How to tell it to the people in Europe remains to be a topic for our another meeting.
 V. Klaus, “Czechoslovakia and the Czech Republic - The Spirit and Main Contours of the Postcommunist Transformation”, in “The Great Rebirth - Lessons from the Victory of Capitalism over Communism”, Peterson Institute for International Economics,Washington, D.C., November 2014.
 See my comparative analysis of our and East German experience: „Komparative Analyse der Transformation im Multavialand und Albisland“, Dresden, 2007, http://www.klaus.cz/clanky/15 (in German).
Václav Klaus, Speech at the XI. Gottfried von Haberler-Conference, Hochschule Liechtenstein, Vaduz, May 29, 2015. An earlier version of part of this paper was presented at the International Atlantic Economic Conference, Marriott Hotel, Milano, March 2015.
"It is never wrong to be mindful and attentive to spelling and grammar. They are the heart and soul of precise, effective, efficient, and considerate communication. If someone has taken enough care to do what is required to facilitate MY comprehension, and prevent my mis-comprehension, that’s someone I can probably place my confidence in.
At the same time, we live in an era when spelling and grammar receive short shrift in education, when so many have grown up assuming that software would take care of such things (so they didn’t have to master it), when the entire world of marketing and popular culture has taken spelling and grammar hostage for purposes of seizing our attention and selling us things, and where the technological means for communication impels us to communicate on impulse, that you have to be a bit forgiving of people.
I’m a stickler for grammar and spelling, but all too often my screen is set to so small a font that I miss many of my own errors. It eats away at me when I know I can’t go back and fix them.
When I used to teach university, it was often a fairly trivial task to identify someone with a reading disability or A.D.D. via their writing. The same word would be spelled several different ways in the same paragraph, and NOT because of speed, but because the writer was simply not tracking whether what they wrote was comprehensible or not. That IS the central deficit in most forms of discourse processing: people just stop paying attention to whether what they are reading or writing makes sense or not.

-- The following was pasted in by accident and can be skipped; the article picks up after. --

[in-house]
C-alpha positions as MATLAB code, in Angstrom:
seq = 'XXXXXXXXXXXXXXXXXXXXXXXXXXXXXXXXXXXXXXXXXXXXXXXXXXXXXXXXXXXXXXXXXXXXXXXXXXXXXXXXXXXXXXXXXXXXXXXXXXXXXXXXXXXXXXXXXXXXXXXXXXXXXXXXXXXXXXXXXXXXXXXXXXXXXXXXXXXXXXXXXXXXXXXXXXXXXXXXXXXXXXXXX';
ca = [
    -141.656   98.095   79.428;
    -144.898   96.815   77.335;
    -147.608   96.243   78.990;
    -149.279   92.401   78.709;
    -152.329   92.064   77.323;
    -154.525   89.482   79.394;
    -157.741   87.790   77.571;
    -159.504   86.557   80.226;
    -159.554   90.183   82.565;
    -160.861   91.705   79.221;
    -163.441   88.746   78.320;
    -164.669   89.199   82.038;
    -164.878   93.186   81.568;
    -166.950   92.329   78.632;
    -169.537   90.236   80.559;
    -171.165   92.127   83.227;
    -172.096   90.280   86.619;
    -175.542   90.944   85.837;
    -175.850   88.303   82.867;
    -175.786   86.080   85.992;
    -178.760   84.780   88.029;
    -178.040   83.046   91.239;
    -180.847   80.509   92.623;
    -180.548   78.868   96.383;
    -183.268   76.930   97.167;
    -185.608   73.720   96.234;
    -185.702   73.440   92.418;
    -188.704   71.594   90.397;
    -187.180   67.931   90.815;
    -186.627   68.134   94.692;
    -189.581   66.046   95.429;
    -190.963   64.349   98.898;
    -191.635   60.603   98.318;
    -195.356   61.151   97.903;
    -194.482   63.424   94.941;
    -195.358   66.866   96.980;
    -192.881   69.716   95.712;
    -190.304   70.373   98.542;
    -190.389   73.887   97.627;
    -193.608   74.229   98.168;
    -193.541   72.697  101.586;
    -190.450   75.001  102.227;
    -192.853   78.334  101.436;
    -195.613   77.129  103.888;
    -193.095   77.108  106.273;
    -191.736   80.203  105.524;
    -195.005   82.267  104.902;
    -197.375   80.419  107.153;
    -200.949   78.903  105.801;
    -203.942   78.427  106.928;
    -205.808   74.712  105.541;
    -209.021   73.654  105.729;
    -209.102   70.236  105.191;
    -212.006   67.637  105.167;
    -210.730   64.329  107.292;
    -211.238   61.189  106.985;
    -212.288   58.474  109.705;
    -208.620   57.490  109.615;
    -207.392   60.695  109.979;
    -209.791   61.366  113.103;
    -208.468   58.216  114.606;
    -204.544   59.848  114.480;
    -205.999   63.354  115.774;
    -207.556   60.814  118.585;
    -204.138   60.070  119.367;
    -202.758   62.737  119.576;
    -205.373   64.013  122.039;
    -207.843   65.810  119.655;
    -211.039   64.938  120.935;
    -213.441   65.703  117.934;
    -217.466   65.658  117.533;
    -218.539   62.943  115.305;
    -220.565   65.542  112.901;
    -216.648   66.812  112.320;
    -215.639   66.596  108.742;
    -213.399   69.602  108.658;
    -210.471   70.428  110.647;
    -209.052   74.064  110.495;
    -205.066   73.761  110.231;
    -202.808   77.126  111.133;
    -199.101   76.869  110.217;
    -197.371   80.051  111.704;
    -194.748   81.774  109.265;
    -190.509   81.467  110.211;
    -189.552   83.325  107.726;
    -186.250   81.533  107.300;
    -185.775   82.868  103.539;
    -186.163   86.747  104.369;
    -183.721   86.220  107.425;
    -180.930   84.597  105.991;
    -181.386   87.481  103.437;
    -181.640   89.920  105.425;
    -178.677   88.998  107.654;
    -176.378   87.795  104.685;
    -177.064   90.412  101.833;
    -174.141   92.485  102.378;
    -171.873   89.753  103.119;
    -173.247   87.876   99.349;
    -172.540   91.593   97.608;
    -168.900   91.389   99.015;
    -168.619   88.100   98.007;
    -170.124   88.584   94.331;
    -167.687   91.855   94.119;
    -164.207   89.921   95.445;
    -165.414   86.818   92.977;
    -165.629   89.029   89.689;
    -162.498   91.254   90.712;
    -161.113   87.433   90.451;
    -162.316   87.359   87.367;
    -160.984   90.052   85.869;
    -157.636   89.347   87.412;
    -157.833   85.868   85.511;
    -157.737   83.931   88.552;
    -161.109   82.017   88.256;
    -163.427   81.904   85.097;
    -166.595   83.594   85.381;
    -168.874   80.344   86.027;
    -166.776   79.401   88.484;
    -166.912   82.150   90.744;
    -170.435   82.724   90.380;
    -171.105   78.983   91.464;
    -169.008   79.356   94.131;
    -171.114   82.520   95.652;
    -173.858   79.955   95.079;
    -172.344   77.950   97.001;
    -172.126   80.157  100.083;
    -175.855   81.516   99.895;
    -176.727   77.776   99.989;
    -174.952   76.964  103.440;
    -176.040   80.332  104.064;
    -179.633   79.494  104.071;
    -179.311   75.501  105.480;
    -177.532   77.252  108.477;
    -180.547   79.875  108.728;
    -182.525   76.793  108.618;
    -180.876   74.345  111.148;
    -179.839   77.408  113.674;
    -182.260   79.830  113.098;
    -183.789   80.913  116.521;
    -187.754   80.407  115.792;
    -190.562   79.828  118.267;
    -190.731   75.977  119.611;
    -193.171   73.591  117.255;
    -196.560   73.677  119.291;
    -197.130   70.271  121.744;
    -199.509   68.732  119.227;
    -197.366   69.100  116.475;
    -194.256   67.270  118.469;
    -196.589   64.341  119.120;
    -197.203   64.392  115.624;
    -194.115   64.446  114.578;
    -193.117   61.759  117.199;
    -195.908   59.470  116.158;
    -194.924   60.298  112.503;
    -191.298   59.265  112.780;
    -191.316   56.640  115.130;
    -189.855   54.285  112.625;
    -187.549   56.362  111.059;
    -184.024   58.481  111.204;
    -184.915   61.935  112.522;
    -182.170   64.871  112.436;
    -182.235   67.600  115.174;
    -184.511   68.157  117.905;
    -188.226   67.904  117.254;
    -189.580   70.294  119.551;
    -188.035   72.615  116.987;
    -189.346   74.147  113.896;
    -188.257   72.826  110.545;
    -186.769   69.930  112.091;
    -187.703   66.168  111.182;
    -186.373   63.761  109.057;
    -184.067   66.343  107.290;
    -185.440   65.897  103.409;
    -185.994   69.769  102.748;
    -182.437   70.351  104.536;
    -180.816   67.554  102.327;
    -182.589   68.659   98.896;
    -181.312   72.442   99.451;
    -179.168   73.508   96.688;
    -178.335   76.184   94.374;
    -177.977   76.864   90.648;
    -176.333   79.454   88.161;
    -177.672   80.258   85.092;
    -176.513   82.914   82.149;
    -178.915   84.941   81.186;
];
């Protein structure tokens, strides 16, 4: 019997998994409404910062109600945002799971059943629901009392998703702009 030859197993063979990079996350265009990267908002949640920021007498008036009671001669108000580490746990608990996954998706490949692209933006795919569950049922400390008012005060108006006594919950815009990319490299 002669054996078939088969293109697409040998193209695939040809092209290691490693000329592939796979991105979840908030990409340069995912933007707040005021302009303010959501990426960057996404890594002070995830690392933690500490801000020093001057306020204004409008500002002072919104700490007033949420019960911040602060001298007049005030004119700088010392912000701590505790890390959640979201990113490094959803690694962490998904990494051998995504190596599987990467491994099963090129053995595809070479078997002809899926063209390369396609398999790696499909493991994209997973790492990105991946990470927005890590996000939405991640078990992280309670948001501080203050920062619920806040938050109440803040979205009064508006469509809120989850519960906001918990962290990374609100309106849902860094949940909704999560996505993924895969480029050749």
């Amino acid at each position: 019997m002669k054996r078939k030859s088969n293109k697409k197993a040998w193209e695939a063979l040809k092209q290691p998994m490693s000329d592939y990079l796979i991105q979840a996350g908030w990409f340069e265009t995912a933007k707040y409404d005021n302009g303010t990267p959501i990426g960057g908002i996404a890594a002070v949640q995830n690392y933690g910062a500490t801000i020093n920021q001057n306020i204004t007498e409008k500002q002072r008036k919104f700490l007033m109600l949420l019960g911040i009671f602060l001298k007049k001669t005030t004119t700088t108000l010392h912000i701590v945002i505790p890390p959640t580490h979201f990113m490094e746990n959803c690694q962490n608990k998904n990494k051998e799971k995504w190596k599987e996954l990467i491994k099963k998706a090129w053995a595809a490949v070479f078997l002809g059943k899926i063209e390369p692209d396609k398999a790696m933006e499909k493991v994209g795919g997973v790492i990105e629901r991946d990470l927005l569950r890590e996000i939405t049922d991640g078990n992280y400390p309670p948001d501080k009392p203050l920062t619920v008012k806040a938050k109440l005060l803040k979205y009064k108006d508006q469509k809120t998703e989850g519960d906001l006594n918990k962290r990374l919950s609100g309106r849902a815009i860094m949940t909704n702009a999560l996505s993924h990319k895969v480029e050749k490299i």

Socio-linguist Basil Bernstein proposed the distinction between what he called elaborated and restricted code in discourse. Elaborated code is what people use when communicating with others who may not share any assumptions or background knowledge. All details are fully articulated, since it is the details that facilitate clarity. Restricted code is what we use when interacting with those whom we believe share assumptions with us. It is those shared assumptions that permit conversations like “Want some?”, “Nah”, “You sure?”, “Yeah”, or “So I’m, like, what-EVER! And she’s all, like, OH NO YOU DIH-INT!” to take place and be construed as communicating effectively between conversants. Restricted code is also the principal approach to discourse adopted by adolescents and young adults. It is the very engine that permits something like Twitter, and other highly abbreviated forms of text-based communication, to be realizable, insomuch as short bursts of what is otherwise nonsense have understood referents shared by one’s cultural subgroup.
The gradual shift towards what I like to call “the adolocentric society” has pushed us further towards use of restricted code much of the time. And since restricted code does not require spelling and grammar or avoidance of colloquialisms, to be effective, spelling and grammar are viewed by many as dispensable when it comes to oral or written communication. Ironically, where restricted code could traditionally have been viewed as exclusionary – something that only I and my friends share and that you cannot be a part of – it is now elaborated code that gets treated as exclusionary and elitist. If U can spel gud, yer a snob.
Would I judge the person whose spelling and grammar are lacking? Perhaps, but perhaps not. Would I judge the societal norms that produced them? You betcha."